In accordance with a preferred embodiment of the invention is provided a method for coating a tooth comprising forming an emulsion of droplets of water immiscible monomers in water by high shear mixing for at least 5 minutes, applying the emulsion to a surface of a tooth in a patient's mouth and evaporating the water. Preferably, the emulsion of water immiscible monomer in water comprises a self etching adhesive primer dental composition for coating tooth substance or bone comprising water, surfactant and a suspension in the water of a water immiscible polymerizable monomers at least a portion of the monomers having an average molecular weight less than 1000. Preferably, the emulsion of water immiscible monomers comprise PENTA.

In accordance with a preferred embodiment of the invention is provided a self-etching adhesive dental primer formed by high shear mixing for at least 5 minutes. Preferably, the primer is a self etching adhesive primer dental composition for coating tooth substance or bone comprising water, surfactant and a suspension in the water of a water immiscible polymerizable monomers having at least a portion of the monomers having an average molecular weight less than 1000.

In accordance with a preferred embodiment of the invention is provided a dental product formed by providing a self etching adhesive dental primer composition, comprising water, surfactant and polymerizable material in suspension in said water, the polymerizable material comprising monomers which are water immiscible, at least a portion of the monomers having an average molecular weight less than 1000, applying the primer to unetched enamel of a dental tooth and polymerizing the polymerizable material to form a dental product having adhesion to the enamel of more than 13 MPa. Preferably, polymerizable dental restorative material is applied to the dental product.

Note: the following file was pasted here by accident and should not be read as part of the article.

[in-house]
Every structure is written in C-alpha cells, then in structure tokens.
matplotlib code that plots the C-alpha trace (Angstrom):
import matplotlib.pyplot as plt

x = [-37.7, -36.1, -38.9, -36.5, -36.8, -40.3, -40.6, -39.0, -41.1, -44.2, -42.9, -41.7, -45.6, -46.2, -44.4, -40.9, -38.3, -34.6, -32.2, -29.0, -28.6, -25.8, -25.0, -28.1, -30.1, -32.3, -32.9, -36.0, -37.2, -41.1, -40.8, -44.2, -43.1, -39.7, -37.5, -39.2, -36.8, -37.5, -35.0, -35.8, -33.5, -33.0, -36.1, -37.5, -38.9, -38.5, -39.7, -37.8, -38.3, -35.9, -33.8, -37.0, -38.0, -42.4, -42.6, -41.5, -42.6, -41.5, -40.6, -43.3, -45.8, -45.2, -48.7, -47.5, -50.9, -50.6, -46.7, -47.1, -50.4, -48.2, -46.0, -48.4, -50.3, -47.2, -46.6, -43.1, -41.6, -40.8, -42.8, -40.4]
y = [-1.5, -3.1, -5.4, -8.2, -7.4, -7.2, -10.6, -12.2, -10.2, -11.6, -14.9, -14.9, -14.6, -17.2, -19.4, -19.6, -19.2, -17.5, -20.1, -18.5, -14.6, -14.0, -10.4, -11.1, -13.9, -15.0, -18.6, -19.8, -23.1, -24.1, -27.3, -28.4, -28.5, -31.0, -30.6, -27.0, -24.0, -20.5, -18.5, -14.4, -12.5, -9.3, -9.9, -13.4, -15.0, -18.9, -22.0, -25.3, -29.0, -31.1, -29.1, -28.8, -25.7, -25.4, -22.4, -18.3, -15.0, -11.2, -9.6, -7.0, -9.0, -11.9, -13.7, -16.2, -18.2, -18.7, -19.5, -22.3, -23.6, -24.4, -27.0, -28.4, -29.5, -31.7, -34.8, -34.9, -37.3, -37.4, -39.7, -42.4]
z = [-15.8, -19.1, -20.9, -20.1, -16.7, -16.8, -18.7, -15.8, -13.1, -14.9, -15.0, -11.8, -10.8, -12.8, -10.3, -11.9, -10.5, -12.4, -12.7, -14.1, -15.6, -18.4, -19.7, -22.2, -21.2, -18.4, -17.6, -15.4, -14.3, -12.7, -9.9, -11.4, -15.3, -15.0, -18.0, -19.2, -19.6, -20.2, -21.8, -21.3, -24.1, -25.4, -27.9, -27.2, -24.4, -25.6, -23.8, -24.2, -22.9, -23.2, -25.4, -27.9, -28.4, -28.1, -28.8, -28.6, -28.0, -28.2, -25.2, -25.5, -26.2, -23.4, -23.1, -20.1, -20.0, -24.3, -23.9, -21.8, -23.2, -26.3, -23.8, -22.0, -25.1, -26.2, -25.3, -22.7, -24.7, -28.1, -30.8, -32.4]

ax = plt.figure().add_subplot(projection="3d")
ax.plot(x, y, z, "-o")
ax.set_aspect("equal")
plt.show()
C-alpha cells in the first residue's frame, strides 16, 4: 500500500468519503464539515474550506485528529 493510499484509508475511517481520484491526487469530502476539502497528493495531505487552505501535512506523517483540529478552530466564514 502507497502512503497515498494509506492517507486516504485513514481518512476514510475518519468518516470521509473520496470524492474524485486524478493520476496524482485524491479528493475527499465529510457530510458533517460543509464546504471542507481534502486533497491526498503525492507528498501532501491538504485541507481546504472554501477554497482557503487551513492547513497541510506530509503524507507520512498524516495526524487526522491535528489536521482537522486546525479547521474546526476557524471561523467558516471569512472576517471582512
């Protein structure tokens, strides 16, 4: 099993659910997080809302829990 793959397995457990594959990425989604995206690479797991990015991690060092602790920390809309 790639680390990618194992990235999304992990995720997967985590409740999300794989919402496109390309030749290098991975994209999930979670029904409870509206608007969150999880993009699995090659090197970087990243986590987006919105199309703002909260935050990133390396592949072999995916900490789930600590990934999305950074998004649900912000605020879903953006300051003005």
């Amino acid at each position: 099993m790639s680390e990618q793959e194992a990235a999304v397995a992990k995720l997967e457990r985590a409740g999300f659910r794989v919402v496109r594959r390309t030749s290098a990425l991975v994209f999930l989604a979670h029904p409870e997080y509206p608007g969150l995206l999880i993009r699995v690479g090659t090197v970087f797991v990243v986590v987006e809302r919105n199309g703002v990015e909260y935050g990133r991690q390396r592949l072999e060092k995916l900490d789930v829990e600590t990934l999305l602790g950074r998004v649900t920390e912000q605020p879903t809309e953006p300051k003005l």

In accordance with the invention is provided a self etching adhesive dental primer product made by the process comprising high shear mixing a composition, comprising water, surfactant and polymerizable material in suspension in the water. The polymerizable material comprises monomers. The monomers are water immiscible. Preferably at least a portion of the monomers have a moiety selected from the group consisting of phosphoryl and a salt of phosphoryl. The monomers have an average molecular weight less than 1000 to form a self-etching adhesive dental primer product consisting essentially of a suspension of droplets of polymerizable material in water. The droplets have a largest dimension less than 50 microns. The suspension is stable for at least one month at 23° C.

A preferred embodiment of the invention provides a method of simultaneously etching and priming previously unetched tooth enamel which consists essentially of providing a self etching adhesive dental primer composition, comprising water, surfactant and polymerizable material in suspension in the water. The polymerizable material comprises monomers. The monomers are water immiscible. Preferably at least a portion of the monomers have a moiety selected from the group consisting of phosphoryl and a salt of phosphoryl. The monomers have an average molecular weight less than 1000. The self-etching primer is applied to unetched tooth enamel. The polymerizable material is polymerized to form a dental product having adhesion to the enamel of more than 13 MPa. Preferably, the tooth to which the primer is applied is in a patient's mouth.